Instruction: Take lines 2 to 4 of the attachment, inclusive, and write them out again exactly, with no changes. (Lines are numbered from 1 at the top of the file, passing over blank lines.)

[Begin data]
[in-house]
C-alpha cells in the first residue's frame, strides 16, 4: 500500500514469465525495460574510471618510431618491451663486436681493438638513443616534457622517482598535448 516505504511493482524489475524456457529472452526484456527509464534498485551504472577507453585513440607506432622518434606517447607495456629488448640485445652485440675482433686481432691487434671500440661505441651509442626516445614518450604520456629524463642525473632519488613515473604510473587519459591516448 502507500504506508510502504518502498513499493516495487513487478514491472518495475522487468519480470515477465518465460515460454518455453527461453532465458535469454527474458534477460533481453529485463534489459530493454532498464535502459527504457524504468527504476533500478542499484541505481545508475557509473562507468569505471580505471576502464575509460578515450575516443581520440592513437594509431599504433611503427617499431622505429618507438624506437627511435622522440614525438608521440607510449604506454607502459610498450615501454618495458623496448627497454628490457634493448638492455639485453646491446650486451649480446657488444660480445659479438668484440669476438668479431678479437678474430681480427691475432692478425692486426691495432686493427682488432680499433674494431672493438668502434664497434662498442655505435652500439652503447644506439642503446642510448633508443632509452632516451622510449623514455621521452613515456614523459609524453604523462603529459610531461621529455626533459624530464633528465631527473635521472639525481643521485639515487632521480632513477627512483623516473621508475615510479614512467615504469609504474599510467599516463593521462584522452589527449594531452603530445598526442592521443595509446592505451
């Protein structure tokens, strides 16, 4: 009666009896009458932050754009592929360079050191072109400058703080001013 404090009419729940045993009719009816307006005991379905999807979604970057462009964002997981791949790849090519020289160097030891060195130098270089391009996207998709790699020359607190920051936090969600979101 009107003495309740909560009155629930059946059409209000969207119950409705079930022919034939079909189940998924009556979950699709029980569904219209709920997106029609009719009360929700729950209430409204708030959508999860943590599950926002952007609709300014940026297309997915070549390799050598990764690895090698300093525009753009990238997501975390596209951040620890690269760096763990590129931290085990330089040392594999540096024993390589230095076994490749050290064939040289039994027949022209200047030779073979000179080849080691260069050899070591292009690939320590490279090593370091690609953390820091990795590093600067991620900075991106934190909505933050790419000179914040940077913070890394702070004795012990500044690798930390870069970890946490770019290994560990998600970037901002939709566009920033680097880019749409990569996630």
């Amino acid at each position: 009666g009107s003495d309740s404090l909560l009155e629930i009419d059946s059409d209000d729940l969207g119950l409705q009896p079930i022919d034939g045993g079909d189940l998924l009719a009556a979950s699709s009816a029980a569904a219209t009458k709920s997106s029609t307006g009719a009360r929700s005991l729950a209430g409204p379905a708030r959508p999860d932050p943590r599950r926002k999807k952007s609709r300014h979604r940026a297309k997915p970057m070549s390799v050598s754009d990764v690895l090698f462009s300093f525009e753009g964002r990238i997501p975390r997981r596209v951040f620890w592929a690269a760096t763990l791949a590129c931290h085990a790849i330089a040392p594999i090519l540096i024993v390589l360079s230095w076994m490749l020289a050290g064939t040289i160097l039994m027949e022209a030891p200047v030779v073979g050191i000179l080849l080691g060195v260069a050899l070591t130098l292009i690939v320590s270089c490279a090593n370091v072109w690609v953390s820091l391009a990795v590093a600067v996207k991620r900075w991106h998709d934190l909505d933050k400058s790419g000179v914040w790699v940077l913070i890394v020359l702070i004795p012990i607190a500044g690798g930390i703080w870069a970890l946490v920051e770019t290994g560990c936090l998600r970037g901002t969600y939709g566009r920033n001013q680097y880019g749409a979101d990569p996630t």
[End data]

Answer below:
C-alpha cells in the first residue's frame, strides 16, 4: 500500500514469465525495460574510471618510431618491451663486436681493438638513443616534457622517482598535448 516505504511493482524489475524456457529472452526484456527509464534498485551504472577507453585513440607506432622518434606517447607495456629488448640485445652485440675482433686481432691487434671500440661505441651509442626516445614518450604520456629524463642525473632519488613515473604510473587519459591516448 502507500504506508510502504518502498513499493516495487513487478514491472518495475522487468519480470515477465518465460515460454518455453527461453532465458535469454527474458534477460533481453529485463534489459530493454532498464535502459527504457524504468527504476533500478542499484541505481545508475557509473562507468569505471580505471576502464575509460578515450575516443581520440592513437594509431599504433611503427617499431622505429618507438624506437627511435622522440614525438608521440607510449604506454607502459610498450615501454618495458623496448627497454628490457634493448638492455639485453646491446650486451649480446657488444660480445659479438668484440669476438668479431678479437678474430681480427691475432692478425692486426691495432686493427682488432680499433674494431672493438668502434664497434662498442655505435652500439652503447644506439642503446642510448633508443632509452632516451622510449623514455621521452613515456614523459609524453604523462603529459610531461621529455626533459624530464633528465631527473635521472639525481643521485639515487632521480632513477627512483623516473621508475615510479614512467615504469609504474599510467599516463593521462584522452589527449594531452603530445598526442592521443595509446592505451
């Protein structure tokens, strides 16, 4: 009666009896009458932050754009592929360079050191072109400058703080001013 404090009419729940045993009719009816307006005991379905999807979604970057462009964002997981791949790849090519020289160097030891060195130098270089391009996207998709790699020359607190920051936090969600979101 009107003495309740909560009155629930059946059409209000969207119950409705079930022919034939079909189940998924009556979950699709029980569904219209709920997106029609009719009360929700729950209430409204708030959508999860943590599950926002952007609709300014940026297309997915070549390799050598990764690895090698300093525009753009990238997501975390596209951040620890690269760096763990590129931290085990330089040392594999540096024993390589230095076994490749050290064939040289039994027949022209200047030779073979000179080849080691260069050899070591292009690939320590490279090593370091690609953390820091990795590093600067991620900075991106934190909505933050790419000179914040940077913070890394702070004795012990500044690798930390870069970890946490770019290994560990998600970037901002939709566009920033680097880019749409990569996630």
């Amino acid at each position: 009666g009107s003495d309740s404090l909560l009155e629930i009419d059946s059409d209000d729940l969207g119950l409705q009896p079930i022919d034939g045993g079909d189940l998924l009719a009556a979950s699709s009816a029980a569904a219209t009458k709920s997106s029609t307006g009719a009360r929700s005991l729950a209430g409204p379905a708030r959508p999860d932050p943590r599950r926002k999807k952007s609709r300014h979604r940026a297309k997915p970057m070549s390799v050598s754009d990764v690895l090698f462009s300093f525009e753009g964002r990238i997501p975390r997981r596209v951040f620890w592929a690269a760096t763990l791949a590129c931290h085990a790849i330089a040392p594999i090519l540096i024993v390589l360079s230095w076994m490749l020289a050290g064939t040289i160097l039994m027949e022209a030891p200047v030779v073979g050191i000179l080849l080691g060195v260069a050899l070591t130098l292009i690939v320590s270089c490279a090593n370091v072109w690609v953390s820091l391009a990795v590093a600067v996207k991620r900075w991106h998709d934190l909505d933050k400058s790419g000179v914040w790699v940077l913070i890394v020359l702070i004795p012990i607190a500044g690798g930390i703080w870069a970890l946490v920051e770019t290994g560990c936090l998600r970037g901002t969600y939709g566009r920033n001013q680097y880019g749409a979101d990569p996630t």